Will Michaels

Producer, "The State of Things"

Will Michaels is a fan of news, sound and story. He started as an intern at WUNC when he was a student at the University of North Carolina. As a part of his internship, he worked for a semester on the daily national show, The Story with Dick Gordon. Will concentrated on radio while at college, studying under veteran NPR reporter Adam Hochberg. He began as a reporter for Carolina Connection, UNC's radio news magazine, and then became an anchor and managing editor for the program in 2009, when it was named the best college radio news program in the country by the Society of Professional Journalists.

Will came back to WUNC in 2010 as the producer for Morning Edition for a couple of years, rising before the sun to help morning host Eric Hodge gather and present the news. In 2014, he produced WUNC's My Teacher series, part of the North Carolina Teacher Project. He is now a producer for The State of Things.

Ways To Connect

Image of Kathleen DuVal. Kathleen DuVal is a professor of history at UNC-Chapel Hill and author of 'Independence Lost.'
Mary Lide Parker

Stories of the American Revolution often engender images of Paul Revere on horseback, George Washington crossing the Delaware or Red Coats firing during the Boston Massacre.

But down along the Gulf Coast, there were others involved in the revolution, many of whom changed American history.

Image of Marshall Brain, creator of howstuffworks.com and a professor at N.C. State
N.C. State University

North Carolina State University professor Marshall Brain grew up in southern California with a father who was a computer scientist at NASA during the agency's heyday.

Brain watched his father work on lunar excursion modules for the Apollo missions and later, major train systems in San Francisco and Atlanta.

In his spare time, he helped Marshall build a bubble machine out of spare parts. It was an enchanting childhood, and it is no wonder that Marshall was a curious boy who developed a love for all things mechanical. 

Image of video poker
Quinn Dombrowski / Flickr Creative Commons

Nearly three years after North Carolina outlawed Internet sweepstakes games, a new report shows how hard owners fought to keep them going.


They spent $10 million on lawyers and lobbyists over four years.

The investigation has led to the resignation of one member of the state Board of Elections.

Some of the money also went to political campaigns in North Carolina, but the report says there were no violations of campaign finance law. 

Image of fiber optics
Kainet / Flickr Creative Commons

In a bizarre turn of events, the North Carolina based company RST Fiber will no longer be providing ultra-high-speed Internet to the town of Wake Forest.

Ironically, the reason seems to be a lack of communication. The company has stopped responding to customers, partners or reporters, and it has been plagued with multiple lengthy service outages since January.


Raleigh Little Theatre

In the last decade, there has been a surge of new work from African-American artists in the Triangle.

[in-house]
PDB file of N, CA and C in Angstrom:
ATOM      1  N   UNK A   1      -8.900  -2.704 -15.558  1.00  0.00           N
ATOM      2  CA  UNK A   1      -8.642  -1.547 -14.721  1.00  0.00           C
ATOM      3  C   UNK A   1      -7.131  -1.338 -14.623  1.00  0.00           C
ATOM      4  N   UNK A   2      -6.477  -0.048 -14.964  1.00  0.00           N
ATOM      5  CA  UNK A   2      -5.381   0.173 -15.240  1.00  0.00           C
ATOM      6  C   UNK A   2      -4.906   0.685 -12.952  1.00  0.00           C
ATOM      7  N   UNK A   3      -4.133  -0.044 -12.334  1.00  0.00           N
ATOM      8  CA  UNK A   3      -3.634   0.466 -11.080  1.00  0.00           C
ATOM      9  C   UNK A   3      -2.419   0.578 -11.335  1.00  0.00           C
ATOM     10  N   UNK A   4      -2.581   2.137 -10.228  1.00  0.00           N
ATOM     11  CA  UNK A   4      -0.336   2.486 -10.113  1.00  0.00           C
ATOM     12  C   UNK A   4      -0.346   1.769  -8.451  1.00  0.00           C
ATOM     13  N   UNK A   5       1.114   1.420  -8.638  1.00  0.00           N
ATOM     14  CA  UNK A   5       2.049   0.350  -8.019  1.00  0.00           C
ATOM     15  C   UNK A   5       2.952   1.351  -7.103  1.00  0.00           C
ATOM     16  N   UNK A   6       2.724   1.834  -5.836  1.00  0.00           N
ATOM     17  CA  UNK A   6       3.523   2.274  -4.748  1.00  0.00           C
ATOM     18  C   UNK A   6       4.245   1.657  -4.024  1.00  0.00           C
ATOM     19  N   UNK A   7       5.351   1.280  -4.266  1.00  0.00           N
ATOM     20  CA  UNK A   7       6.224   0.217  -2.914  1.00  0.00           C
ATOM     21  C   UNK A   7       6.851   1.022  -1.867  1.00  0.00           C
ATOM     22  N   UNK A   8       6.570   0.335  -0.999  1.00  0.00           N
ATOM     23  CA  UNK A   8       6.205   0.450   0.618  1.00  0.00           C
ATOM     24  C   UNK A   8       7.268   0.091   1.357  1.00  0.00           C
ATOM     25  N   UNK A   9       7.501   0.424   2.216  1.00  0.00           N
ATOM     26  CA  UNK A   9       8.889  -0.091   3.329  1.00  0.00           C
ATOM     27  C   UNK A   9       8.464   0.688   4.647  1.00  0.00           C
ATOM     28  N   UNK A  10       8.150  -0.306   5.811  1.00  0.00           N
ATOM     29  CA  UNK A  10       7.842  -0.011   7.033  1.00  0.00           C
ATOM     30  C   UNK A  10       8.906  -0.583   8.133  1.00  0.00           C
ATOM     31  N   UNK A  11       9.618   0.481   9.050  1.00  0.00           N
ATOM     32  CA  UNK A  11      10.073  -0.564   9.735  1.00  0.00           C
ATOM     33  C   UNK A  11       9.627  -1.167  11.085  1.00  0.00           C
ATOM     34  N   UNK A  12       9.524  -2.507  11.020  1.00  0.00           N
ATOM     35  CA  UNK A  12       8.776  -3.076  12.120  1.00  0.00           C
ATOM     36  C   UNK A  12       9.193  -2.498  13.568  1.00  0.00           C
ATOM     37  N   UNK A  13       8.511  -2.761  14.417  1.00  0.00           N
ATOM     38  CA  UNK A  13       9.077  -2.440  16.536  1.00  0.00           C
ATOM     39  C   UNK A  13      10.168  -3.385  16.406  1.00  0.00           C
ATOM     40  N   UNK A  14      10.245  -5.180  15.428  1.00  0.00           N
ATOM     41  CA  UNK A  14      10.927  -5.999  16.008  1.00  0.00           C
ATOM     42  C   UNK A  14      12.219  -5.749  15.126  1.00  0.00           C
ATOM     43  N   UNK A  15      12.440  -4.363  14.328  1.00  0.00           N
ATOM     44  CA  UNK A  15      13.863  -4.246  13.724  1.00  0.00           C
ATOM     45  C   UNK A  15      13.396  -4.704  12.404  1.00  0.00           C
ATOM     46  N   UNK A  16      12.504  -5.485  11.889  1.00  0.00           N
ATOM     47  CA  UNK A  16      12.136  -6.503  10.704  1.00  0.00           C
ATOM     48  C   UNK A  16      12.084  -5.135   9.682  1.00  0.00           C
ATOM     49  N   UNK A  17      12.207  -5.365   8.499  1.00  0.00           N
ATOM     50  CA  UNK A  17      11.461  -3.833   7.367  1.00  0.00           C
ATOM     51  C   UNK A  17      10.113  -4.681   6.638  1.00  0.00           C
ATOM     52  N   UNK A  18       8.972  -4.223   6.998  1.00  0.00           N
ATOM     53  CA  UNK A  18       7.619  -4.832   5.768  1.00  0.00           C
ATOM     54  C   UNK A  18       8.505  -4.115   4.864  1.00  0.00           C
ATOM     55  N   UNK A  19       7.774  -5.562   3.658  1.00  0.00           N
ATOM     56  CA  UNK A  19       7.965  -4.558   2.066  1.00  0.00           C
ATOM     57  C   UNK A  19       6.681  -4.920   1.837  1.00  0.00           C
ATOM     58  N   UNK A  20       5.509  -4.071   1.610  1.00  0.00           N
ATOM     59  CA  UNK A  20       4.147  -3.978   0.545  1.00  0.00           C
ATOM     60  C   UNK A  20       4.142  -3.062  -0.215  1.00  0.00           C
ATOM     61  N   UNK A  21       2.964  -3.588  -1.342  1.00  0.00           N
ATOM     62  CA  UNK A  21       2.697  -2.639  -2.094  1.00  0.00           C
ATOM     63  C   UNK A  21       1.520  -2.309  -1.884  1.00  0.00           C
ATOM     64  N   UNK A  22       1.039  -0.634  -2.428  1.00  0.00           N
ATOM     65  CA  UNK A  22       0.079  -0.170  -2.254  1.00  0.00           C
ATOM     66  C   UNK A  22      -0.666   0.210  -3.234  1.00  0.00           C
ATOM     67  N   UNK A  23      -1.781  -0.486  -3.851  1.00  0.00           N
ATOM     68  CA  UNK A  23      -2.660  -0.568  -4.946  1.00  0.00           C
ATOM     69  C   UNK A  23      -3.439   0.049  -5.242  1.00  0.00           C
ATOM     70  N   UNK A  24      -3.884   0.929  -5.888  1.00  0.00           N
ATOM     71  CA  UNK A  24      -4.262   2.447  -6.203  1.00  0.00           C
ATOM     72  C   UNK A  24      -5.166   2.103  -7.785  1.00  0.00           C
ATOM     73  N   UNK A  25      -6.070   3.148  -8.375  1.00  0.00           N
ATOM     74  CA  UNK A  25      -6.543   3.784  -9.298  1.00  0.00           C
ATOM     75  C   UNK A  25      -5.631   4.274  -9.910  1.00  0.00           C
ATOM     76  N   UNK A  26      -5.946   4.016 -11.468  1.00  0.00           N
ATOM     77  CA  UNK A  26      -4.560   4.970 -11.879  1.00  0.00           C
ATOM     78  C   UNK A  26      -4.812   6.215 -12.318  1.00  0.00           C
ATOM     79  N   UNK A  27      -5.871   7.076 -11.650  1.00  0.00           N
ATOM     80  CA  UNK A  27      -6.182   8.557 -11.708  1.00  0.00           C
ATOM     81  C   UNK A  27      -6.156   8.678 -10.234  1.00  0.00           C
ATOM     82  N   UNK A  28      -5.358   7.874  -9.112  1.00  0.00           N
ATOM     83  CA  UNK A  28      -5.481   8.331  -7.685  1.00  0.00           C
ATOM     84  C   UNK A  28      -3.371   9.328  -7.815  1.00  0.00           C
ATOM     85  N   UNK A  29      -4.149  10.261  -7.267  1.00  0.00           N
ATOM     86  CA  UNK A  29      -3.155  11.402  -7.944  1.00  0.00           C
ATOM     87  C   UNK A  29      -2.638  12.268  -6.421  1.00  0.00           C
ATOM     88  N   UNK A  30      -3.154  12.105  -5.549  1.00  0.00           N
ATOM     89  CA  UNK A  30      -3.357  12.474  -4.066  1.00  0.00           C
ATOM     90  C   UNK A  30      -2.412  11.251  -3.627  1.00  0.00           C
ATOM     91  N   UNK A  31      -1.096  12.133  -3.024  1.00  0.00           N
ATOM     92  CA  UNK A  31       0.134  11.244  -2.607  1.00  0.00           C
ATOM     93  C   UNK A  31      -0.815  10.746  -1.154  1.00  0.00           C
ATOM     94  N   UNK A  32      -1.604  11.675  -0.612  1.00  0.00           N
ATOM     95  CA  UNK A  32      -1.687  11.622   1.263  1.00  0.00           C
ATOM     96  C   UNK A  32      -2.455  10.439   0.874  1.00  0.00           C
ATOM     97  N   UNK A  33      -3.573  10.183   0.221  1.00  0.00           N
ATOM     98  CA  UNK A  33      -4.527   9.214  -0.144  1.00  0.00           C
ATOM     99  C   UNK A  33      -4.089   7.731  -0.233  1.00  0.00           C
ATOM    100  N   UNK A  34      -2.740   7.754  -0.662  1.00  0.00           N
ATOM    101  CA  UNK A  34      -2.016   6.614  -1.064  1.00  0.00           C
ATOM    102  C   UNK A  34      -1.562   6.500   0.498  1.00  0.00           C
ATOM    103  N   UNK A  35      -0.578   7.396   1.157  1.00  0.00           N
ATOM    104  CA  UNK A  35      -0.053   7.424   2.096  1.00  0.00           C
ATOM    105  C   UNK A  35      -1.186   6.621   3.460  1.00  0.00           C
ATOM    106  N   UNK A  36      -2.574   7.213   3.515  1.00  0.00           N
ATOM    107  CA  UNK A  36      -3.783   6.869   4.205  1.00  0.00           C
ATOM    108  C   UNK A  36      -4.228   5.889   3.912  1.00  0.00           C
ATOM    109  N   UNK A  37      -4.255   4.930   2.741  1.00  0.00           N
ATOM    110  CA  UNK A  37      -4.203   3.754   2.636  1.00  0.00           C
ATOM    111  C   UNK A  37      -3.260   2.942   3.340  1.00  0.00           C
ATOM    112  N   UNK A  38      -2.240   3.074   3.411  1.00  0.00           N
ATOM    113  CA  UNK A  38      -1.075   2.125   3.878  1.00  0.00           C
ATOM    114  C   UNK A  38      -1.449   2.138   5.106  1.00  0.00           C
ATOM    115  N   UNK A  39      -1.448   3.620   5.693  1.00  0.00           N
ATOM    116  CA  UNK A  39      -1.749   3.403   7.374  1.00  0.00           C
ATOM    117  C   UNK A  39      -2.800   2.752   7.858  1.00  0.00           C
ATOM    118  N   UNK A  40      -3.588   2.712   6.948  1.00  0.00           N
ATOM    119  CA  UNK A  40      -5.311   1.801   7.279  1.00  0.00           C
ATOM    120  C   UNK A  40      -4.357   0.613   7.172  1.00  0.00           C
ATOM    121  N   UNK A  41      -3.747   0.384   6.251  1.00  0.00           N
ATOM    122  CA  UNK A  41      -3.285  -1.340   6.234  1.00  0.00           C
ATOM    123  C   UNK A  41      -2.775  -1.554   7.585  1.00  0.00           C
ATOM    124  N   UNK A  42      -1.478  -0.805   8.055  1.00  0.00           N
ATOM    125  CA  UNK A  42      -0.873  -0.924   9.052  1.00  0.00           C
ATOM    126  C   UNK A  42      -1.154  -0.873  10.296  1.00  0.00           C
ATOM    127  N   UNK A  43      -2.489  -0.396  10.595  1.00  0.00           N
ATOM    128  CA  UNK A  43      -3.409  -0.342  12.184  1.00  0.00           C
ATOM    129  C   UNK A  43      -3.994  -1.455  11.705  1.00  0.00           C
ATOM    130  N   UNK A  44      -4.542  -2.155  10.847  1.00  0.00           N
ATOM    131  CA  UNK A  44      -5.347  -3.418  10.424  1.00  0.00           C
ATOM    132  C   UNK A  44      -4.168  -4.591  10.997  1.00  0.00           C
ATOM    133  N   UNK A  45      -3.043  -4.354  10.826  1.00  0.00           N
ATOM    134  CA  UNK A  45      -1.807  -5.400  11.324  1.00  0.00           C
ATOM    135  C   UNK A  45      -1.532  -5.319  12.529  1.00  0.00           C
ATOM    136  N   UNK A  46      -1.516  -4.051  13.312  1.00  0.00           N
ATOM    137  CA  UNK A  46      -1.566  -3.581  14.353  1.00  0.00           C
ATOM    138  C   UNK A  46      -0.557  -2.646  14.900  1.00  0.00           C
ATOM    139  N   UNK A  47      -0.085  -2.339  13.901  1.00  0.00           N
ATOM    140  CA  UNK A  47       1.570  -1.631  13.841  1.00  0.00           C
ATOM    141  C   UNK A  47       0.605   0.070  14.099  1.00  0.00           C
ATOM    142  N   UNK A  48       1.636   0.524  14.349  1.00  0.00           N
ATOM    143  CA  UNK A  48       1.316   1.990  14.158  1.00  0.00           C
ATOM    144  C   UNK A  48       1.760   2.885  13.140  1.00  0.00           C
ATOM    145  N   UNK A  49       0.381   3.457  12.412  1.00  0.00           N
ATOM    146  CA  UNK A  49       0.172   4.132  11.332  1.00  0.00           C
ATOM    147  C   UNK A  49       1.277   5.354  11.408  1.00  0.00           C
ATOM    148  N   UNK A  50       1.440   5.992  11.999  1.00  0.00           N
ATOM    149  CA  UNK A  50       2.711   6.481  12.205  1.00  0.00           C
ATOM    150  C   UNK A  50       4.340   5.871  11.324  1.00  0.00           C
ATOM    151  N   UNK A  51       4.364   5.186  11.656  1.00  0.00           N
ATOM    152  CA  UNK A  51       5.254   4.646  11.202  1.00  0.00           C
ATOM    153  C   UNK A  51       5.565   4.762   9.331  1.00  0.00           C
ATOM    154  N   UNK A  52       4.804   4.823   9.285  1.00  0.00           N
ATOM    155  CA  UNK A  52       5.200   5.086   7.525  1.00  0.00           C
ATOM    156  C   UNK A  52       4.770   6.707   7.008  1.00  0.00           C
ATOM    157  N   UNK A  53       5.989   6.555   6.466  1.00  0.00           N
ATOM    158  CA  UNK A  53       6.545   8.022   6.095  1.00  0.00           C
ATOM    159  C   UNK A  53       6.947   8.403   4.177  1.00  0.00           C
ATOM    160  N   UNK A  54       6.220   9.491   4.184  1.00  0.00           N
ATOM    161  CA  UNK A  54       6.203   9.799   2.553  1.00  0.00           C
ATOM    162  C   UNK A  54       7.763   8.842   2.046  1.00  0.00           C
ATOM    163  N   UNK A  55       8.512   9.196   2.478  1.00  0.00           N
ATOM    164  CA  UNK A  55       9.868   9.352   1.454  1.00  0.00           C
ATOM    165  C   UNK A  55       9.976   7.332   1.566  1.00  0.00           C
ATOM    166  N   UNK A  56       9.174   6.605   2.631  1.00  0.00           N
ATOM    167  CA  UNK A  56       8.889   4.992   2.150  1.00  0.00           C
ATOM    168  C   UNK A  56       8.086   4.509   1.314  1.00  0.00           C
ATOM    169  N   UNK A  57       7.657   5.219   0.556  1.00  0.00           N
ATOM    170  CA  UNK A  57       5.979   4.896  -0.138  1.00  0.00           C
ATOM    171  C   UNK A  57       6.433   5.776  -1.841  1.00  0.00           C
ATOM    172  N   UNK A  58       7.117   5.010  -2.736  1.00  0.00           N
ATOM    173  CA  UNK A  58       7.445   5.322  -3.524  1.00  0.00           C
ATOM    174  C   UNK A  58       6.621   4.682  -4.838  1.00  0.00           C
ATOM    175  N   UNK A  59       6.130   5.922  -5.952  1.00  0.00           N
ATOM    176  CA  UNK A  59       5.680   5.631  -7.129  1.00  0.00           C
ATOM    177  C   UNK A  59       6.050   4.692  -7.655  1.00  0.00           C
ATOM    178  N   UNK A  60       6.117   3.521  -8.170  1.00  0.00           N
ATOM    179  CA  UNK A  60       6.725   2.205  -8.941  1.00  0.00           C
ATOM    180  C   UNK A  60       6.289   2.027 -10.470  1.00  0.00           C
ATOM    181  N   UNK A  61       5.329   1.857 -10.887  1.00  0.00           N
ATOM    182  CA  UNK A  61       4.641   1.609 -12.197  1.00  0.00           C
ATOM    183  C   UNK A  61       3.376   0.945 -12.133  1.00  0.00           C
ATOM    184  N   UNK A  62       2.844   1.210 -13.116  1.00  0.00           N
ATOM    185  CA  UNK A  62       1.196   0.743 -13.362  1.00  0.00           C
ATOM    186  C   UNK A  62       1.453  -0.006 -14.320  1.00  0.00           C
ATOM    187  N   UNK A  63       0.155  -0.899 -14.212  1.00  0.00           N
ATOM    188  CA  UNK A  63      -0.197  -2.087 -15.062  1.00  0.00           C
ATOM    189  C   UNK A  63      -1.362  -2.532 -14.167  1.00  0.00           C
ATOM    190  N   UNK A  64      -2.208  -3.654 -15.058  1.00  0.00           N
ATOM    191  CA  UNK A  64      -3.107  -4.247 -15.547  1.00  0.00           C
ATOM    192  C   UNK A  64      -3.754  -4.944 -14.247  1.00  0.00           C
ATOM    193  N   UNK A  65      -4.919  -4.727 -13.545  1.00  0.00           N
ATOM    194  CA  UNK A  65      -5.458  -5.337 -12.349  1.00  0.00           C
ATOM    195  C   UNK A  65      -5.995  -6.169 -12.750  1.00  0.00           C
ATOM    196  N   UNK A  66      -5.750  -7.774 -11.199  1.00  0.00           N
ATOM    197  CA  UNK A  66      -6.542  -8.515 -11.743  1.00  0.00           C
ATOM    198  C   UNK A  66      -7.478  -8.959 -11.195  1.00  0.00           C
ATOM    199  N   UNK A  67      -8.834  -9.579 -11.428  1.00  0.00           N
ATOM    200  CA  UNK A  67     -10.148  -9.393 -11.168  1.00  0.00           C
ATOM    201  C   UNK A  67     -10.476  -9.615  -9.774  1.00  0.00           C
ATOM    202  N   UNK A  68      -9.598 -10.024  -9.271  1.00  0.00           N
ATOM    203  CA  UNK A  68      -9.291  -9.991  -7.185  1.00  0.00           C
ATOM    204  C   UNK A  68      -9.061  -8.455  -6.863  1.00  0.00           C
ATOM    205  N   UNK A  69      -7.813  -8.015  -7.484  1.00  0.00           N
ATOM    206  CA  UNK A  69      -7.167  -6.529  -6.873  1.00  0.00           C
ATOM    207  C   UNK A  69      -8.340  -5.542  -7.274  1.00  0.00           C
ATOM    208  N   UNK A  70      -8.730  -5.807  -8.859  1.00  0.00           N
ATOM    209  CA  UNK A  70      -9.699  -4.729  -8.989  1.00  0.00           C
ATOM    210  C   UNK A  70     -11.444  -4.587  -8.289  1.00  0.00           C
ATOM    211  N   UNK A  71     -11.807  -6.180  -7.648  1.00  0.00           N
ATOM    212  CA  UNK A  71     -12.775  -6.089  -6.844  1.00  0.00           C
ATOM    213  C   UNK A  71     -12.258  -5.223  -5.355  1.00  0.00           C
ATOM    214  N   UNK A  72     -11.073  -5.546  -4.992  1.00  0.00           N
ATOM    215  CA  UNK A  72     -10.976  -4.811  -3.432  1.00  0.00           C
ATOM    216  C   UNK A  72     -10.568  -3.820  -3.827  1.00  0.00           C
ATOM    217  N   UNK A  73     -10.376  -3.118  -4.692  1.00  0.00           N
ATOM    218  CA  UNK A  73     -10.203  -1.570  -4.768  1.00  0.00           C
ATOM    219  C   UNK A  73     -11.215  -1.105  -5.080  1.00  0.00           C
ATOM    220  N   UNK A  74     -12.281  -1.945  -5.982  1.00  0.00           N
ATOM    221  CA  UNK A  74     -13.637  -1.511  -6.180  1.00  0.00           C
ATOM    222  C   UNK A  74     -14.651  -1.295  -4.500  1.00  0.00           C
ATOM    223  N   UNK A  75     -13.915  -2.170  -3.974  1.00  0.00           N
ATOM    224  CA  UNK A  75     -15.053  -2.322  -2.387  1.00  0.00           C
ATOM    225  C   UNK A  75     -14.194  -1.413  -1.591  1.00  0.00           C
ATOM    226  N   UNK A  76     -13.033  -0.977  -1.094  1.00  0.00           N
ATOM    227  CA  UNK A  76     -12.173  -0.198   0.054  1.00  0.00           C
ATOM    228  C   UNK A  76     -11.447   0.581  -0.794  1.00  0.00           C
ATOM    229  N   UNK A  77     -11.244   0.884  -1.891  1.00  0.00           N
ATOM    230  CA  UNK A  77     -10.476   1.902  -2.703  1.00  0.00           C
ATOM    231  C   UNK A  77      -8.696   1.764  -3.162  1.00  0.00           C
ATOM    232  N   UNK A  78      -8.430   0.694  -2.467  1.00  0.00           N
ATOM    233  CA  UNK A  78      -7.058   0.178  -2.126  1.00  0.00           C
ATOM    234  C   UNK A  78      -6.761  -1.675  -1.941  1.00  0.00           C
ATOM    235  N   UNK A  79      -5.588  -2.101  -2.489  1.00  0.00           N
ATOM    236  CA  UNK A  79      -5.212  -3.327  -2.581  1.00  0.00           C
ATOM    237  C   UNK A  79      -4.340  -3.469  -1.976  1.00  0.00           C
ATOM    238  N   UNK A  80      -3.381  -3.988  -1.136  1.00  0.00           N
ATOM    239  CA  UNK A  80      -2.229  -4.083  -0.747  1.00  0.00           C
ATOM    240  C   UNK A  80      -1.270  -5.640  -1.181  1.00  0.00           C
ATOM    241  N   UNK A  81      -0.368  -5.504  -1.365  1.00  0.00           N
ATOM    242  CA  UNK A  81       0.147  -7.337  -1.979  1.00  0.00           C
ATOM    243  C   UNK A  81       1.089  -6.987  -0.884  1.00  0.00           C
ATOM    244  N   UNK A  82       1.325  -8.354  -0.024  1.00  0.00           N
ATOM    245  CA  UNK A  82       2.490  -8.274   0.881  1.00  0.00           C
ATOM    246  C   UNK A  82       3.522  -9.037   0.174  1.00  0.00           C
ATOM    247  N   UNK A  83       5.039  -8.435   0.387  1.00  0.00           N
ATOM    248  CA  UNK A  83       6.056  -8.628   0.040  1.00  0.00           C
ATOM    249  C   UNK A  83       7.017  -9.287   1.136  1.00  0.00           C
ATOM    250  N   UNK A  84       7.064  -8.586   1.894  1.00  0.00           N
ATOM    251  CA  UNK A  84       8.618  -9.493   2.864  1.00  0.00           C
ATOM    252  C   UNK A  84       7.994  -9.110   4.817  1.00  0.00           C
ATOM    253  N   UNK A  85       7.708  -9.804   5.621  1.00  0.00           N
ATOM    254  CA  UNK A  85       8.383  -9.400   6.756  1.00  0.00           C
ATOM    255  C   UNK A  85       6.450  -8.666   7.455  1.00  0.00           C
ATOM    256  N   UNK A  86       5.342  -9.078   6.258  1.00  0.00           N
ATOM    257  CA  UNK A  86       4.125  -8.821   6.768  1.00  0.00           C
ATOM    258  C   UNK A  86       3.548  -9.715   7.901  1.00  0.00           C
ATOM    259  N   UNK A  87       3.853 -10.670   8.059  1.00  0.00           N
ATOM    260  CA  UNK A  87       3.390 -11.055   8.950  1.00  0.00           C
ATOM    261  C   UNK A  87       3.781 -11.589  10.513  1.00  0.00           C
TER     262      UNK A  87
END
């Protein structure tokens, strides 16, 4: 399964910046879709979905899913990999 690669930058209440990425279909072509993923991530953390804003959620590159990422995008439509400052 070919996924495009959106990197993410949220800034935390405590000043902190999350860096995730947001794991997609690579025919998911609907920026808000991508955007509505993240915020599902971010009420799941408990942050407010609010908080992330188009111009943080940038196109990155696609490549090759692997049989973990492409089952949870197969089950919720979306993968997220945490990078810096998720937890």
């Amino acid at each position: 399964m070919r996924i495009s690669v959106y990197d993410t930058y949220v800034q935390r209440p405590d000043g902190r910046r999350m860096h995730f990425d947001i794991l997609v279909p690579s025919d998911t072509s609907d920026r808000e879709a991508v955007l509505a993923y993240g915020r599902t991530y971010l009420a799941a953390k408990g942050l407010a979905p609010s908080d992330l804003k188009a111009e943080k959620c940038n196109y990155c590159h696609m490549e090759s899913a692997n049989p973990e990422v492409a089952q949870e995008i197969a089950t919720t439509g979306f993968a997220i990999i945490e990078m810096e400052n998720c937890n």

But they are still grappling with a limited number of platforms, especially in the performing arts. The amount of talent is booming, but the number of roles for African-Americans is not keeping up.

Now, a group of black artists in the Triangle is trying to bridge that gap through a forum that brings artists together with local entrepreneurs and art lovers who are craving new modes of expression.

Voting sign
kristinausk / Flickr Creative Commons

A federal trial is underway in a case challenging North Carolina's elections law. Opponents say provisions limiting early voting amount to voter suppression that especially affects African-Americans. 

Supporters say the measure prevents fraud. The decision from Judge Thomas D. Schroeder could have big implications for voting laws across the country.

Host Frank Stasio talks with WFAE reporter Michael Tomsic about the latest.

NC General Assembly
Jorge Valencia

Members of the General Assembly are back in Raleigh after a week-long vacation. They still must pass a budget for the next two years and consider several other bills, including Medicaid reform and Gov. Pat McCrory's bond proposal.

And Greensboro challenges the legislature’s measure changing voting districts for the city council. 

Host Frank Stasio talks with WUNC capitol reporter Jorge Valencia about the legislature's agenda for the rest of the summer.

www.stockmonkeys.com / Flickr Creative Commons

Joe and Lisa Stone are small-town attorneys in Virginia. The fine residents of Henry County know Stone and Stone as the firm that looks out for the little guy. 

But when an investigation into the apparent death of a paranoid, crackpot inventor reveals an invention that could be worth millions and a big pharmaceutical company that will stop at nothing to own it, things get a little murky for Stone and Stone. 

Image of Ken Rudin, the Political Junkie.

The legal challenge against North Carolina's voter ID law goes to trial next week. It's the culmination of two years' worth of arguments over the elections law passed in 2013.

Meanwhile, an early poll shows billionaire Donald Trump is the most popular Republican presidential candidate in North Carolina. 

Image of Bill T. Jones on the left. Jones is an award-winning choreographer and just completed Analogy/Dora: Tramontane.
Nazareth College / Flickr Creative Commons

Award-winning choreographer Bill T. Jones' newest creation, Analogy/Dora: Tramontaneis based on interviews he conducted with his 95-year-old mother-in-law, Dora Amelan, a Jewish nurse who survived the Holocaust.